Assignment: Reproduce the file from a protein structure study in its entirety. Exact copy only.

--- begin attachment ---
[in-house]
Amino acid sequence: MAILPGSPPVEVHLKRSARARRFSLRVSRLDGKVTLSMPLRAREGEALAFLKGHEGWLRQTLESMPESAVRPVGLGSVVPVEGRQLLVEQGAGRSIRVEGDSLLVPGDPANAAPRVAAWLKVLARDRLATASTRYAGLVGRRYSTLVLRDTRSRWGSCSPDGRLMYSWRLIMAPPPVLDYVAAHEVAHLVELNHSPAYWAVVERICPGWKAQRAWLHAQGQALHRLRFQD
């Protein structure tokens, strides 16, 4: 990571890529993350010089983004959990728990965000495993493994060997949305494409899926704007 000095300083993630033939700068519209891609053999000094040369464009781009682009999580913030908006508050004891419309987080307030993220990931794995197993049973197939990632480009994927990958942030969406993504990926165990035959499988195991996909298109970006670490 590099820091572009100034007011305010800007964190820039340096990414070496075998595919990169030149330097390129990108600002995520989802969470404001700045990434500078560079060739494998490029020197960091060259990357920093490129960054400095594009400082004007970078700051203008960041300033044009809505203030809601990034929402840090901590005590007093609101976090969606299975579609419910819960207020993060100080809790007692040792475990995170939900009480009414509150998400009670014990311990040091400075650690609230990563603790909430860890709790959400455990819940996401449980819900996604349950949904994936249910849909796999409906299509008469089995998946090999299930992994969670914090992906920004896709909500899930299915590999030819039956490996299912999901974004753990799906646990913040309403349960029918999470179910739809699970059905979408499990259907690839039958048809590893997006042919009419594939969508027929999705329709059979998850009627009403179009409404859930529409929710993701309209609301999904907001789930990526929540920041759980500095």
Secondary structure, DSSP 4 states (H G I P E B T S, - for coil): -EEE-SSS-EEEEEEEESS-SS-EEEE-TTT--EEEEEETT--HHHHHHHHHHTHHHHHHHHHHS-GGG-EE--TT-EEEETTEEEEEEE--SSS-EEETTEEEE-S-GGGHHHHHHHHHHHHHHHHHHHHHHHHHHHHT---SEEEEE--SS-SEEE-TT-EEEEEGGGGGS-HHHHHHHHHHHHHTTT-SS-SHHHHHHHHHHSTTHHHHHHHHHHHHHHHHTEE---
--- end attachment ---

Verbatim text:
[in-house]
Amino acid sequence: MAILPGSPPVEVHLKRSARARRFSLRVSRLDGKVTLSMPLRAREGEALAFLKGHEGWLRQTLESMPESAVRPVGLGSVVPVEGRQLLVEQGAGRSIRVEGDSLLVPGDPANAAPRVAAWLKVLARDRLATASTRYAGLVGRRYSTLVLRDTRSRWGSCSPDGRLMYSWRLIMAPPPVLDYVAAHEVAHLVELNHSPAYWAVVERICPGWKAQRAWLHAQGQALHRLRFQD
């Protein structure tokens, strides 16, 4: 990571890529993350010089983004959990728990965000495993493994060997949305494409899926704007 000095300083993630033939700068519209891609053999000094040369464009781009682009999580913030908006508050004891419309987080307030993220990931794995197993049973197939990632480009994927990958942030969406993504990926165990035959499988195991996909298109970006670490 590099820091572009100034007011305010800007964190820039340096990414070496075998595919990169030149330097390129990108600002995520989802969470404001700045990434500078560079060739494998490029020197960091060259990357920093490129960054400095594009400082004007970078700051203008960041300033044009809505203030809601990034929402840090901590005590007093609101976090969606299975579609419910819960207020993060100080809790007692040792475990995170939900009480009414509150998400009670014990311990040091400075650690609230990563603790909430860890709790959400455990819940996401449980819900996604349950949904994936249910849909796999409906299509008469089995998946090999299930992994969670914090992906920004896709909500899930299915590999030819039956490996299912999901974004753990799906646990913040309403349960029918999470179910739809699970059905979408499990259907690839039958048809590893997006042919009419594939969508027929999705329709059979998850009627009403179009409404859930529409929710993701309209609301999904907001789930990526929540920041759980500095």
Secondary structure, DSSP 4 states (H G I P E B T S, - for coil): -EEE-SSS-EEEEEEEESS-SS-EEEE-TTT--EEEEEETT--HHHHHHHHHHTHHHHHHHHHHS-GGG-EE--TT-EEEETTEEEEEEE--SSS-EEETTEEEE-S-GGGHHHHHHHHHHHHHHHHHHHHHHHHHHHHT---SEEEEE--SS-SEEE-TT-EEEEEGGGGGS-HHHHHHHHHHHHHTTT-SS-SHHHHHHHHHHSTTHHHHHHHHHHHHHHHHTEE---